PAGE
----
US Army pushing to develop wearable sensors to detect coronavirus symptoms

US Army pushing to develop wearable sensors to detect coronavirus symptoms

“There is an urgent and urgent need to develop rapid and accurate wearable diagnostics to identify and isolate pre-symptomatic COVID-19 cases and track / prevent the spread of the virus,” said the army in an initial solicitation that was issued through a medical consortium.

Wherever the sensor is worn on the body, possibly on the wrist as a watch or on a shirt or belt, the goal is to provide indicators of fever, breathing difficulties, “molecular biomarkers” of virus exposure and even the presence of antibodies against its.

If symptoms are found, the caregiver can be fully tested, isolated and receive medical attention if necessary.

It’s all part of a larger military effort to contribute to efforts to fight the virus on everything from vaccine research to sewing face coatings. Many of the initiatives are similar to what is happening in civil society, but there are efforts to adapt emerging battlefield technology to address the pandemic.

An army team based in Fort Benning, Georgia, charged with securing advanced combat capabilities for soldiers in close combat, adapted the goggles used in battle to reach 300 troops in 25 minutes. The concept is important for high-traffic areas such as public transport, airports and buildings, as well as for the safe movement of large numbers of military personnel, especially new recruits who may need to be screened and tested. many times.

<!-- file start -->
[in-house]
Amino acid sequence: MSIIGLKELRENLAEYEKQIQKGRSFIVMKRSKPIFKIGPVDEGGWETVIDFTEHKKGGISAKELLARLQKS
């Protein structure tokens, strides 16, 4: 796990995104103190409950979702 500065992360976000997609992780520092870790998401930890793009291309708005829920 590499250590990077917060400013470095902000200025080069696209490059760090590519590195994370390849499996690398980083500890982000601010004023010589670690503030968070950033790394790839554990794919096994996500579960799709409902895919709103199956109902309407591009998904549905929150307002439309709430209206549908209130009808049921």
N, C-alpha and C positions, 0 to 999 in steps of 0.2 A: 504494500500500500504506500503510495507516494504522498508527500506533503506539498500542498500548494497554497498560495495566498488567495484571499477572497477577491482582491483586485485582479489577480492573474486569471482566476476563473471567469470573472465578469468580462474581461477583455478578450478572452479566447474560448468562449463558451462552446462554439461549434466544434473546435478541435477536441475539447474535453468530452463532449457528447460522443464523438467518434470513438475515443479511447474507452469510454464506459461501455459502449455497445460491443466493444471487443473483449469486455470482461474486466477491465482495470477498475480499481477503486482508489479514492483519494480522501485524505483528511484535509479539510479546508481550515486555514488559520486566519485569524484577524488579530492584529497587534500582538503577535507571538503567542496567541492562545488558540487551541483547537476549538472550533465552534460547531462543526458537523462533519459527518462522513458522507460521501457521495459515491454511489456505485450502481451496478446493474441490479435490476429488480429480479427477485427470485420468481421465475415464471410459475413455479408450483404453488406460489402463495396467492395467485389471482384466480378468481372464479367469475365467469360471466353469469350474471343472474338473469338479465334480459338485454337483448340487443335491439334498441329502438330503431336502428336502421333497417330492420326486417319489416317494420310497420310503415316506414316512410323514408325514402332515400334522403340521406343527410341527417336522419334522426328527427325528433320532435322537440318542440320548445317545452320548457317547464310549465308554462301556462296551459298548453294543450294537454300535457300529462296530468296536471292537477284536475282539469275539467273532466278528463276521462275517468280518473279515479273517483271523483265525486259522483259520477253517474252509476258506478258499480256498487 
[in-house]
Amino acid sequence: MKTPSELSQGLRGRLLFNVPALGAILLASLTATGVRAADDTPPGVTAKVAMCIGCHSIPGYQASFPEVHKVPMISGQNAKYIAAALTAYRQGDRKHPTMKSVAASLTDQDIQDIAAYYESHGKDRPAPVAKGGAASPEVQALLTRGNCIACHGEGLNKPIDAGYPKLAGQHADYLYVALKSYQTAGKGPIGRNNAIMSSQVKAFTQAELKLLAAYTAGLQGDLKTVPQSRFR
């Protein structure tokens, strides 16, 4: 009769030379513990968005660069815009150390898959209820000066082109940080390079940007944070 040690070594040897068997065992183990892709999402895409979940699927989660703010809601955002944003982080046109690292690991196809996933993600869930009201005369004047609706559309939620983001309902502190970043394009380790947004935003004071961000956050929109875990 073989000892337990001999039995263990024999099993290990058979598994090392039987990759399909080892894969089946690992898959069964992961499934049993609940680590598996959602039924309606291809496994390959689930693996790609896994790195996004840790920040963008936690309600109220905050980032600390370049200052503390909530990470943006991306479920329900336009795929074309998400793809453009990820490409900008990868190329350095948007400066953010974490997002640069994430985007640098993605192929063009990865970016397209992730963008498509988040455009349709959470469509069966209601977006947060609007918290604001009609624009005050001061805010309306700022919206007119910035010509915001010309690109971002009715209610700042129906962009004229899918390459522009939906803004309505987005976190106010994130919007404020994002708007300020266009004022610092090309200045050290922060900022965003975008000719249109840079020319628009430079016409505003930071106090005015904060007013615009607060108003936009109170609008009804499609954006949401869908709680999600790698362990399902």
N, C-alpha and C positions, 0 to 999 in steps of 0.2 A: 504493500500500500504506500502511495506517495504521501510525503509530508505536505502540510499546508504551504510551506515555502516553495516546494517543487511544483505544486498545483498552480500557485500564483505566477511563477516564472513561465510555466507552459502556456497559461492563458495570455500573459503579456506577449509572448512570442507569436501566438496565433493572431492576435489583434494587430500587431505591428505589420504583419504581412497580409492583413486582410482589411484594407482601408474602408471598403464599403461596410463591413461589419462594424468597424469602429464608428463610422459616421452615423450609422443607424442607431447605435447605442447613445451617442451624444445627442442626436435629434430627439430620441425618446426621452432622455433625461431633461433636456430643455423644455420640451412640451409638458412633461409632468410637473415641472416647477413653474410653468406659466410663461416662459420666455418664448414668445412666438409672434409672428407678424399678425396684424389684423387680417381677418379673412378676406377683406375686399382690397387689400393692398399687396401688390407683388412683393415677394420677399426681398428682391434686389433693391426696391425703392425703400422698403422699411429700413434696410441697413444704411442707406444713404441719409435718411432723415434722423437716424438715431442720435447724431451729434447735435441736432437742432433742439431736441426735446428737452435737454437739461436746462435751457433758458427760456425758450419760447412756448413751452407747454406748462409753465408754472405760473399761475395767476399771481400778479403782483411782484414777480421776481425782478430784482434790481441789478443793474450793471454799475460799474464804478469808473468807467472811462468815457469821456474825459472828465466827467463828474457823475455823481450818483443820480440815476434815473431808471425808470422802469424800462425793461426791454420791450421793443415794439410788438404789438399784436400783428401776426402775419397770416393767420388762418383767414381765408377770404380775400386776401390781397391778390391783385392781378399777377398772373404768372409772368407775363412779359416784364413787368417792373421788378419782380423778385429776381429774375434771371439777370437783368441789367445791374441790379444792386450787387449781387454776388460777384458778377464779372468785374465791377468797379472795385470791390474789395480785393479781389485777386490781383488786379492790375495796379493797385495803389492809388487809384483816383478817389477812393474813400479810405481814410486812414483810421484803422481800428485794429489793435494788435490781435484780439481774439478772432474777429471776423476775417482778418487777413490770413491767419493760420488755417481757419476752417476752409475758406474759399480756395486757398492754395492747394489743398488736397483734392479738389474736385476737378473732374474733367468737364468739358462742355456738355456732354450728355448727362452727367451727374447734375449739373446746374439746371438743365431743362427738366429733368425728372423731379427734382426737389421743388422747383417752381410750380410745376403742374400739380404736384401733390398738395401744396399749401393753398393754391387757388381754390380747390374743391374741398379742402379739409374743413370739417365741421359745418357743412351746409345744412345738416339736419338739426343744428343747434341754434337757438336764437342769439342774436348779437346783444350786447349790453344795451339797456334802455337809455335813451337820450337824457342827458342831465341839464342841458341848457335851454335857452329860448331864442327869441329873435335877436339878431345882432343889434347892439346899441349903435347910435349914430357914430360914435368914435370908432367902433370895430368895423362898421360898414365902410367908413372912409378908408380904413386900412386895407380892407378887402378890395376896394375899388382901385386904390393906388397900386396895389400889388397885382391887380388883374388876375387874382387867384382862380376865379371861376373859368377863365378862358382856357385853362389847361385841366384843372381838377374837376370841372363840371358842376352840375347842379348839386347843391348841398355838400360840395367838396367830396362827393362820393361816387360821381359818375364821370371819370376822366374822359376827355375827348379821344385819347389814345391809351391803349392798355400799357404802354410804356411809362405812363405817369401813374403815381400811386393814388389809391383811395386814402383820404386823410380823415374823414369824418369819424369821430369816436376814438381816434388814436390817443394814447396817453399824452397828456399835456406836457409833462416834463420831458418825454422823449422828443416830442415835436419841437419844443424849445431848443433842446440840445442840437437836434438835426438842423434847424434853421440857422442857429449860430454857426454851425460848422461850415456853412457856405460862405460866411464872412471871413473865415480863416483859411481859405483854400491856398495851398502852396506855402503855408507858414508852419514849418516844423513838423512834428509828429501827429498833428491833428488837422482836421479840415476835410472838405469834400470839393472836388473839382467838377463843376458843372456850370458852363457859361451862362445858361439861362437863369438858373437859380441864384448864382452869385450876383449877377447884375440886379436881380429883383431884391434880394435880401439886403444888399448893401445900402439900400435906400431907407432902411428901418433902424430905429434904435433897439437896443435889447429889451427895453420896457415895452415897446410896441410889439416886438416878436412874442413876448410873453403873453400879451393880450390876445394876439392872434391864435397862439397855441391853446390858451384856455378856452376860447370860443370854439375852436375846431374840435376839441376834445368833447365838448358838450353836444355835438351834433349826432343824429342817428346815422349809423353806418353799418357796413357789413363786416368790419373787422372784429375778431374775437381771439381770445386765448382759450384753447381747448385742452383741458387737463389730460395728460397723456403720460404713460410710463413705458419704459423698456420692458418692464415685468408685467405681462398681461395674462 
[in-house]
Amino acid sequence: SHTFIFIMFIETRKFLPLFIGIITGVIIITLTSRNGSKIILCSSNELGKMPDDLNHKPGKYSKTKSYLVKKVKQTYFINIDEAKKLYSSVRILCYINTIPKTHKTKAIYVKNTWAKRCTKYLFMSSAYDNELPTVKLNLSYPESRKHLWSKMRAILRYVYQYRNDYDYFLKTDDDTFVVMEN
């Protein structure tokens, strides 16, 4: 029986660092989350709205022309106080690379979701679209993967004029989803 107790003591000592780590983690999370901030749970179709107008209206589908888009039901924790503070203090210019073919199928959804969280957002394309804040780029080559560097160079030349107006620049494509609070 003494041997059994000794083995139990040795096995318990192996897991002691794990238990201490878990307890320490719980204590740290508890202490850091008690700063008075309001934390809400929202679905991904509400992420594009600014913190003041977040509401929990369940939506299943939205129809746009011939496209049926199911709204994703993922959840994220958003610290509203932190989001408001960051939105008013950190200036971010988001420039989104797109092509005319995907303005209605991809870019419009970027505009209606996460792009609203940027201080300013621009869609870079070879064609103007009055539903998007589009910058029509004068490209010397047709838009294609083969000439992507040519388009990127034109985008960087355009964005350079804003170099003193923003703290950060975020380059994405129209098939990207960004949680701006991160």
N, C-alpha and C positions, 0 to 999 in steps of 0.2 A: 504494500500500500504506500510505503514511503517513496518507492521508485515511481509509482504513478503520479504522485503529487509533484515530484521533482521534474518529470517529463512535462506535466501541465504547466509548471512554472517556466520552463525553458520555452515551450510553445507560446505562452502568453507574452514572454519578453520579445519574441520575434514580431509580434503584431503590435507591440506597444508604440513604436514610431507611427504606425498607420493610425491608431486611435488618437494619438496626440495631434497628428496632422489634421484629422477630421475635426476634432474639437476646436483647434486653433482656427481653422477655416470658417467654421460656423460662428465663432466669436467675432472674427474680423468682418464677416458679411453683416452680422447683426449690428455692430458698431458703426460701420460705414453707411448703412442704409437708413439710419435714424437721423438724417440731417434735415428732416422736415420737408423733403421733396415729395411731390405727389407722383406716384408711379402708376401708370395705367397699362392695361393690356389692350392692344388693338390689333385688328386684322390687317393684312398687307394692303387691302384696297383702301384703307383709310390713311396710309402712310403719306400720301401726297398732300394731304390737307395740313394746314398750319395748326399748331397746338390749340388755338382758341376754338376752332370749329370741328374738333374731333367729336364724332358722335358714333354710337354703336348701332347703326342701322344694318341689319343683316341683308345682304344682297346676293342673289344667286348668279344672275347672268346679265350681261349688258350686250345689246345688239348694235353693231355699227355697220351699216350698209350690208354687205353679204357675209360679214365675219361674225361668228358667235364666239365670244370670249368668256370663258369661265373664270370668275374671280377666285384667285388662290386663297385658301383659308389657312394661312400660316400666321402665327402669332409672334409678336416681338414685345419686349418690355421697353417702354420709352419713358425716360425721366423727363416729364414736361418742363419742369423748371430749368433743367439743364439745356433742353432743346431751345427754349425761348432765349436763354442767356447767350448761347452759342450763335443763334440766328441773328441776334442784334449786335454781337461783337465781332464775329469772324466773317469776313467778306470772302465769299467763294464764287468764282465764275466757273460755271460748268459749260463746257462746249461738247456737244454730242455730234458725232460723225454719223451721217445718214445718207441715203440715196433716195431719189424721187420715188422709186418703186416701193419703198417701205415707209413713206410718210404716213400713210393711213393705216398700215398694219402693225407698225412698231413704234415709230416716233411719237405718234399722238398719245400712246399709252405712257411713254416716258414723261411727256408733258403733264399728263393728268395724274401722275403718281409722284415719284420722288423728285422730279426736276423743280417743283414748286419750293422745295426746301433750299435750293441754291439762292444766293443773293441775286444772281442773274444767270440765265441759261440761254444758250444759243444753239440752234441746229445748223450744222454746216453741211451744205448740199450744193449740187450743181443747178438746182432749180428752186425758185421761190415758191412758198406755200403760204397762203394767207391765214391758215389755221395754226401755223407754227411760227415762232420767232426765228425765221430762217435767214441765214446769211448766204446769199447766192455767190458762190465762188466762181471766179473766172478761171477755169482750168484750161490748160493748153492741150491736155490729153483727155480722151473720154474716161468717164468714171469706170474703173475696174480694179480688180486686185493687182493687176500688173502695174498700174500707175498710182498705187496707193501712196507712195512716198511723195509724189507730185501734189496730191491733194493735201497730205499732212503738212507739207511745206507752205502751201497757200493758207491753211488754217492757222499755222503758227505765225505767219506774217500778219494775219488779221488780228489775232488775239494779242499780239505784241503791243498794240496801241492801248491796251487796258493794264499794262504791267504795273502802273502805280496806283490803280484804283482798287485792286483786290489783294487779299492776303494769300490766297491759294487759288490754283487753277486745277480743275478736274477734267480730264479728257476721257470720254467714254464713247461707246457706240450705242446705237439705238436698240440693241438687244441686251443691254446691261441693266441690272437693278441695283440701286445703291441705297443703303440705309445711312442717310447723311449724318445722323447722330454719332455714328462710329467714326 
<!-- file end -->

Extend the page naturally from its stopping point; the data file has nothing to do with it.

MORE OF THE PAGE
The group was tested as the Army Infantry School was preparing for additional training but needed temperature control as an initial screening measure. Spectators were provided with a prototype of the Integrated Visual Augmentation System (IVAS), glasses designed for soldiers to keep their eyes on a target and receive information on what they are focusing on.

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IVAS has a suite of heat and low light sensors along with a Microsoft battlefield software application. One of the project managers Tom Bowman says he understood that digital thermal sensors could be quickly modified to detect body temperature. Four days later, Microsoft and the army “loaded a new software application,” which adapted the goggles to read body temperature at a safe distance with little or no contact.

In addition, a system with an infrared sensor mounted on a tripod to measure body temperature is installed at the Pentagon, where in the end more than 20,000 people will return to work. The system scans for only a second or two before entering the building.

Eventually more than 20 systems will be activated, including at the Pentagon entrance and at the exit next to the subway, one of the busiest areas. Army officials tell CNN that the units are climate-calibrated, so even if it is a hot summer day, they will be able to detect someone who has a fever and have them tested by doctors to see if they have the virus.

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